Her Voz


Prescription Drugs: Take Two and Call me in the Morning.

My mom laid in bed for two months with an illness that required her to be hospitalized this past summer. She’s much healthier and the sad days are over, so I don’t mind touching briefly upon this tragedy.

I remember going to the pharmacy to fill her eight–page prescription list, which was given to me by her doctors. Waiting and hoping they could fill all eight of them—the same day, I was shocked when the clerk told me the total would be $700. That was about $650.00 more than what I had expected! Just for giggles I inquired how much the insurance had paid. She said over $5,000 dollars. “Wow is that how much medicine costs these days,” I questioned. Prescription costs was something completely out of my realm of thought before this summer.

Well imagine my interest when I stumbled upon NPR’s article, “Selling Sickness: How Drug Ads Changed Health Care.” Author and Journalist Alex Spiegel stated, “Prescription drug spending is the third most expensive cost in our health care system. And spending seems to grow larger every year… In a decade and a half, the use of prescription medication went up 71 percent. This has added about $180 billion to our medical spending.”

“Well, it isn’t me being cheap! I am not selfishly thinking how I reluctantly just spent $700 on my mom and postponing my trip to the Dominican Republic,” I thought.

But wait why? The answer lies in the advertising —the revolutionary change that medical advertisers rejoice over.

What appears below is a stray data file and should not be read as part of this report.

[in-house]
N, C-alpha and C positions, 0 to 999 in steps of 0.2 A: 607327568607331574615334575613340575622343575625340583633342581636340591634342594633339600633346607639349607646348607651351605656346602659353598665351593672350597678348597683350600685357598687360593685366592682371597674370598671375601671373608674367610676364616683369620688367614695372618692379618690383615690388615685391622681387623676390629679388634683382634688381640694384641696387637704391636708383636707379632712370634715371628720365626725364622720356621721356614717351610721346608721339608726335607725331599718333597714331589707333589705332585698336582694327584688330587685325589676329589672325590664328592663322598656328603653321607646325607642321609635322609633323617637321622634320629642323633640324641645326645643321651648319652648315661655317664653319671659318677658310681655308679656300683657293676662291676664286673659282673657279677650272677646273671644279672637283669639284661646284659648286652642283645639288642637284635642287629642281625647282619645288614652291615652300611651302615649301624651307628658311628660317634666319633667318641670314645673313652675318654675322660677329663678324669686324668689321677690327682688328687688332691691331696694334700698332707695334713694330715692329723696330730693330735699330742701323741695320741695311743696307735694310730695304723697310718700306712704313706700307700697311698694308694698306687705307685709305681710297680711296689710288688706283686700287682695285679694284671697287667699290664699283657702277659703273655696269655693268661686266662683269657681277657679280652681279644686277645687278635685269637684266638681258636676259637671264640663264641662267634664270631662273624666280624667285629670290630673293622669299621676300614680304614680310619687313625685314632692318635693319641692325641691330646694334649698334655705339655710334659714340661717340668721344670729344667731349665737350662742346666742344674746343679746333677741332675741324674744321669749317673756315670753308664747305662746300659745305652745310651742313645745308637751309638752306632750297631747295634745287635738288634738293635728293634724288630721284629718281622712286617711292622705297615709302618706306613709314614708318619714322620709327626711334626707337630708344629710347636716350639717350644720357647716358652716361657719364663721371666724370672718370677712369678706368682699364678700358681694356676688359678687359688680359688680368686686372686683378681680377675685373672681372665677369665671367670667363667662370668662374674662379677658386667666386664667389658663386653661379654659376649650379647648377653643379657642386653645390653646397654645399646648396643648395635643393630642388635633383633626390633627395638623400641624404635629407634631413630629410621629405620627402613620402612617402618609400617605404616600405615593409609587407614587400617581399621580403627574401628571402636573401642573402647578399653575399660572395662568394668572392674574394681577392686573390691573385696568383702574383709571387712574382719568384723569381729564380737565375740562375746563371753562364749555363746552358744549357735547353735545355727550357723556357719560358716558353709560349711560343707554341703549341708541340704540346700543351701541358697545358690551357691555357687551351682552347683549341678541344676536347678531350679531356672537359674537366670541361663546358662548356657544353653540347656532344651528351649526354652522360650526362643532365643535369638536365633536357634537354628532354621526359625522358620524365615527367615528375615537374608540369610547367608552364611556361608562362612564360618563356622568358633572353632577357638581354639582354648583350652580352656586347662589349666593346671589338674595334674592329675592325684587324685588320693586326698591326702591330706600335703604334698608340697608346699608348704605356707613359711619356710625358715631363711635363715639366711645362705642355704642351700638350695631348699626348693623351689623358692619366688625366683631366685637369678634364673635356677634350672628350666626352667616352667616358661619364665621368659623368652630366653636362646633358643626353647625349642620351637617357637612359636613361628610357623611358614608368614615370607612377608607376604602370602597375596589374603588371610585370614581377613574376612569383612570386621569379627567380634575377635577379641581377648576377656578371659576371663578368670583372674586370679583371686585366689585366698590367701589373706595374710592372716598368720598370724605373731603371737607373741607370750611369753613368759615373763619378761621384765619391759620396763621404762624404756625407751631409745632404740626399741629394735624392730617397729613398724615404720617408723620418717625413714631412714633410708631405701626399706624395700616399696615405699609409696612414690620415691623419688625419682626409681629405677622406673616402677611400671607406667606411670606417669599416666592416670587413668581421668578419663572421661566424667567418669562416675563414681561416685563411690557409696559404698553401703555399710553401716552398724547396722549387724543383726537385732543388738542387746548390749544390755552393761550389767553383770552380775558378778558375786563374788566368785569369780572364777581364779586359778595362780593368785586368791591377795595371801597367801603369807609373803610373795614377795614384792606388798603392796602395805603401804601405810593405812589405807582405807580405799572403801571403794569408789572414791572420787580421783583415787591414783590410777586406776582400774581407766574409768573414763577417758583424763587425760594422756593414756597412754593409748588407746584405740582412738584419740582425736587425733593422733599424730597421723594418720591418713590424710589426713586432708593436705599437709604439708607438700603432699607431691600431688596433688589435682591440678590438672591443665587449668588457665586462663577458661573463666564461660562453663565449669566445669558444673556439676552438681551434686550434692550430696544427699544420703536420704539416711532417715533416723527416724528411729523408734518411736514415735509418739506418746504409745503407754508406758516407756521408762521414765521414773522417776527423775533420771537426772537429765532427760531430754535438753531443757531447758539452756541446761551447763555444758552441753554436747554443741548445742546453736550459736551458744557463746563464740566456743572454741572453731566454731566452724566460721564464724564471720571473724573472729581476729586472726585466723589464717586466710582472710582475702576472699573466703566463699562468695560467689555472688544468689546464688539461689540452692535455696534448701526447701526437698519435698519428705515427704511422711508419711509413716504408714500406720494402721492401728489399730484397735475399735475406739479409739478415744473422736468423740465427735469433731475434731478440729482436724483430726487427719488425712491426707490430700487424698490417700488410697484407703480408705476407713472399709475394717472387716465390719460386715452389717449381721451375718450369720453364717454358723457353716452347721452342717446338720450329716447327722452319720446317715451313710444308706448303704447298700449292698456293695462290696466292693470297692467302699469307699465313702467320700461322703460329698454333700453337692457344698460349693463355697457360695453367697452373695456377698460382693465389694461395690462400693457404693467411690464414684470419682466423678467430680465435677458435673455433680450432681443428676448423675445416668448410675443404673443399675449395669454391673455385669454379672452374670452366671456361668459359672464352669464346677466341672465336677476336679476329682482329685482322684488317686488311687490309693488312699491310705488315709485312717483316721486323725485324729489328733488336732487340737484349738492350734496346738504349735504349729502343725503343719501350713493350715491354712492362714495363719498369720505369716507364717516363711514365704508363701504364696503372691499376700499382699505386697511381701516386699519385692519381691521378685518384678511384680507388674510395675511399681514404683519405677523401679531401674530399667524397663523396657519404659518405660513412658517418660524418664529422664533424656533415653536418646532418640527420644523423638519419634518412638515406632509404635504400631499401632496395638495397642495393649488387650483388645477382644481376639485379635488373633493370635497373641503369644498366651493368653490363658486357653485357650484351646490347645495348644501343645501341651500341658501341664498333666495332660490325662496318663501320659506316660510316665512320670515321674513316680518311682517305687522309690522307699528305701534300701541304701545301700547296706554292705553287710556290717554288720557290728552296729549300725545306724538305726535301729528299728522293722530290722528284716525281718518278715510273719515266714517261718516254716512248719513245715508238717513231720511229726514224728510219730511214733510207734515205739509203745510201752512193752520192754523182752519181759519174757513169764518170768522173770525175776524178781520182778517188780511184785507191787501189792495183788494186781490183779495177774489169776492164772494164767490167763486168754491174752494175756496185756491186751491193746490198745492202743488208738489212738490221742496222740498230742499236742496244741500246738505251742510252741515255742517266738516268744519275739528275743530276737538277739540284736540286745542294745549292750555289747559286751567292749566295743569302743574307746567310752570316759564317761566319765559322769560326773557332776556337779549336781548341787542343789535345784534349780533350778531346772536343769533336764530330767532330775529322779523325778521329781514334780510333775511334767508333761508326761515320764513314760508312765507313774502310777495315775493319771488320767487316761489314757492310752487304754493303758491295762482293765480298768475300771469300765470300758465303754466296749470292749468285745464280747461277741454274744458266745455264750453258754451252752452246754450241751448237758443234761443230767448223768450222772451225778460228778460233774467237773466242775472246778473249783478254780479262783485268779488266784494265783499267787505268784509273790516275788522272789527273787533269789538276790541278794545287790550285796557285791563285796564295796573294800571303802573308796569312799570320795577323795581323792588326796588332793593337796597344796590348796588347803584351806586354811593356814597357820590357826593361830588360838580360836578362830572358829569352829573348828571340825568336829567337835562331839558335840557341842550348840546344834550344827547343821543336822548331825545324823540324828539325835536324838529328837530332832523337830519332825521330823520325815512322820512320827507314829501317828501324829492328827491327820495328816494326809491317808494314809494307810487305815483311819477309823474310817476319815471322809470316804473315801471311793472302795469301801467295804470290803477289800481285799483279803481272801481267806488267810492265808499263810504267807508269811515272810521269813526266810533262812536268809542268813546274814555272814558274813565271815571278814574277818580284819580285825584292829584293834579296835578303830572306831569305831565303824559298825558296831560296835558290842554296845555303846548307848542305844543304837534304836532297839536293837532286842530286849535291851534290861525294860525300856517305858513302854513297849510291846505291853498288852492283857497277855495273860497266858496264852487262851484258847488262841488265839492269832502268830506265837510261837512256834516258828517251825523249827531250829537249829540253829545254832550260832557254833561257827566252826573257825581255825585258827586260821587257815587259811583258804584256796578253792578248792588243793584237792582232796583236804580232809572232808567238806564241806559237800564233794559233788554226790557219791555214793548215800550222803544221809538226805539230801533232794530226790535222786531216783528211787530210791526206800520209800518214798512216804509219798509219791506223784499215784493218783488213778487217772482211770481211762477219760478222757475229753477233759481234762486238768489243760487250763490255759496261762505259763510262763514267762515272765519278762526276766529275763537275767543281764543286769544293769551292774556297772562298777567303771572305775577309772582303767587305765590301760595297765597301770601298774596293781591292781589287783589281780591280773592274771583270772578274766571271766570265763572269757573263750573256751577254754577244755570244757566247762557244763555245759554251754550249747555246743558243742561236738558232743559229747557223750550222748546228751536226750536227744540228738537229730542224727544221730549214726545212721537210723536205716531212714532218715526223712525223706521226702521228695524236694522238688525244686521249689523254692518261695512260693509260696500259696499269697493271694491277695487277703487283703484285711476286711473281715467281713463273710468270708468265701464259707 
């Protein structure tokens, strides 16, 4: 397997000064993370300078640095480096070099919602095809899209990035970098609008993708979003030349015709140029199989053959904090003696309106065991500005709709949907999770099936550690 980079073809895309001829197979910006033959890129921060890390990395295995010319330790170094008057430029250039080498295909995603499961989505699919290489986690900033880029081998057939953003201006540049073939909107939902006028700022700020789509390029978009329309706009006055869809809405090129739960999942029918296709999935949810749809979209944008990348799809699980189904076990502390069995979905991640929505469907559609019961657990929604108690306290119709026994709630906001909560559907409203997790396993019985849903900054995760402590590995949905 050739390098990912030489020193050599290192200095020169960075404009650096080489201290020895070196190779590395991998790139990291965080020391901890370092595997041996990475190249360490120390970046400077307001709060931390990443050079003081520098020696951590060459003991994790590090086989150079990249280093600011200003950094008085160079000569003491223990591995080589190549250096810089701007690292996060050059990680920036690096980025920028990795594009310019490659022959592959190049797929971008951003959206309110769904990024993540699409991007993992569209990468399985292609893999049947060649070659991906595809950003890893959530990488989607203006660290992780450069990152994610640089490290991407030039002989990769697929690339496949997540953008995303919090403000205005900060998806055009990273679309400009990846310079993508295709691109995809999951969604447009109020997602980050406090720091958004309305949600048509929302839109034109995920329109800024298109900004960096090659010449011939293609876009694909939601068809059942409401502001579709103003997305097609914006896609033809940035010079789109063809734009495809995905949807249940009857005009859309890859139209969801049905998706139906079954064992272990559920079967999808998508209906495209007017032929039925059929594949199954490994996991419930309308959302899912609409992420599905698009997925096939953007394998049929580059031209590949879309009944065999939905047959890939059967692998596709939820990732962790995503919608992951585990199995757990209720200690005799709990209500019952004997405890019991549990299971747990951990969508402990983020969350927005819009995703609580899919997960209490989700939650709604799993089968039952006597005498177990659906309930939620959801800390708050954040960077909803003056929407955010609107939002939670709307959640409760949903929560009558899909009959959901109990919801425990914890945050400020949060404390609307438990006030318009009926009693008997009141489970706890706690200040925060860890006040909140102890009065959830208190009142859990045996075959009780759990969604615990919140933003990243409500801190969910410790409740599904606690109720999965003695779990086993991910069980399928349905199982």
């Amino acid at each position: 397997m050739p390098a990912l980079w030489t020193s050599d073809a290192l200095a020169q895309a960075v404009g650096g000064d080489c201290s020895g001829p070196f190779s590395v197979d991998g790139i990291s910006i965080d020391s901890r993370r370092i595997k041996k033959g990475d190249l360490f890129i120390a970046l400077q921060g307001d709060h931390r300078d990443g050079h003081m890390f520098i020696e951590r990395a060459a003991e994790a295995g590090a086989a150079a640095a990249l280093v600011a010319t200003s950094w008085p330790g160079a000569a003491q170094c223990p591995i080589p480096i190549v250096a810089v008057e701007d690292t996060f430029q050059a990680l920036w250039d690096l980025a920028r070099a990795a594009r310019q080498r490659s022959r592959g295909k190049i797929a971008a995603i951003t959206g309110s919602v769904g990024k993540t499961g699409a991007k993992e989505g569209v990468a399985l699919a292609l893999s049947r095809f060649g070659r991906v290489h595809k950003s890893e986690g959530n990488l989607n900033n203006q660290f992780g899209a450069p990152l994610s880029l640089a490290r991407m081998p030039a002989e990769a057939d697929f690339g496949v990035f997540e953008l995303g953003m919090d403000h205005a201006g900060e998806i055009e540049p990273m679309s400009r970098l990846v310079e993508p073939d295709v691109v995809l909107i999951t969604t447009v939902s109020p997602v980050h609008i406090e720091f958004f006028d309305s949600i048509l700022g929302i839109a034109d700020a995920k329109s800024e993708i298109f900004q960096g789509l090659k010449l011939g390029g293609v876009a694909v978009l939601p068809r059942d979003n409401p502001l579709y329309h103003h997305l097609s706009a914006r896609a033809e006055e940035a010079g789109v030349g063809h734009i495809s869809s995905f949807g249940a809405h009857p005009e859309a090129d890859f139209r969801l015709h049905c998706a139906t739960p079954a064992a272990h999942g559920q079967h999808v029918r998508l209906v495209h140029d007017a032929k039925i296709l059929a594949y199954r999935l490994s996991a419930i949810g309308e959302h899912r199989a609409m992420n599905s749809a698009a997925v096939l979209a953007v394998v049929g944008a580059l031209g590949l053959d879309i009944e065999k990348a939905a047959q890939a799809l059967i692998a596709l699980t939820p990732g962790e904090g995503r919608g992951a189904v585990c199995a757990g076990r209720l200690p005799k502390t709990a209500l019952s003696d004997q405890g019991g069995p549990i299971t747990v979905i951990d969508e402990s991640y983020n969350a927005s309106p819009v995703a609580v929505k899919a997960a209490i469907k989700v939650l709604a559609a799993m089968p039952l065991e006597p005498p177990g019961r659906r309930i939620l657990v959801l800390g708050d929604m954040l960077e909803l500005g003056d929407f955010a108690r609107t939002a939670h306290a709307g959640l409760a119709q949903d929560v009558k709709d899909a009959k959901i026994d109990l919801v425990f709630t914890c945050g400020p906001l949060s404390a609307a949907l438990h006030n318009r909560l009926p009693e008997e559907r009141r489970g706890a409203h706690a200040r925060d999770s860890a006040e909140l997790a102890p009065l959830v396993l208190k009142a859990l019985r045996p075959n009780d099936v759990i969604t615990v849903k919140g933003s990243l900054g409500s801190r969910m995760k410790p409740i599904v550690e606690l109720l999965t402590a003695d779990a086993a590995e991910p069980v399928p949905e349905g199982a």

Joe Davis and William Castagnoli had experimentally changed markets for a medicine called Seldane , which changed the way medical advertising targeted medicine users. Describing the success received by targeting the patients, who could demand specific drugs—instead of targeting doctors, Joe stated, “Our goal was maybe to get this drug up to $100 million in sales. But we went through $100 million,” Davis says. “And we said, ‘Holy smokes.’ And then it went through $300 million. Then $400 million. Then $500 million. $600 [million]! It was unbelievable. We were flabbergasted. And eventually it went to $800 million.”

So how do we—the consumers—keep the costs down? According to the October 8th News Report on Pharmaceutical Care Management Association’s (PCMA) Web site, here are three helpful tips that could work for you, “Greater use of mail-service pharmacies, generic medications, and a thorough medication review with a physician to determine other available prescription drug options .”

I hope it works, for my pockets and my mom’s health! (Report back later.)

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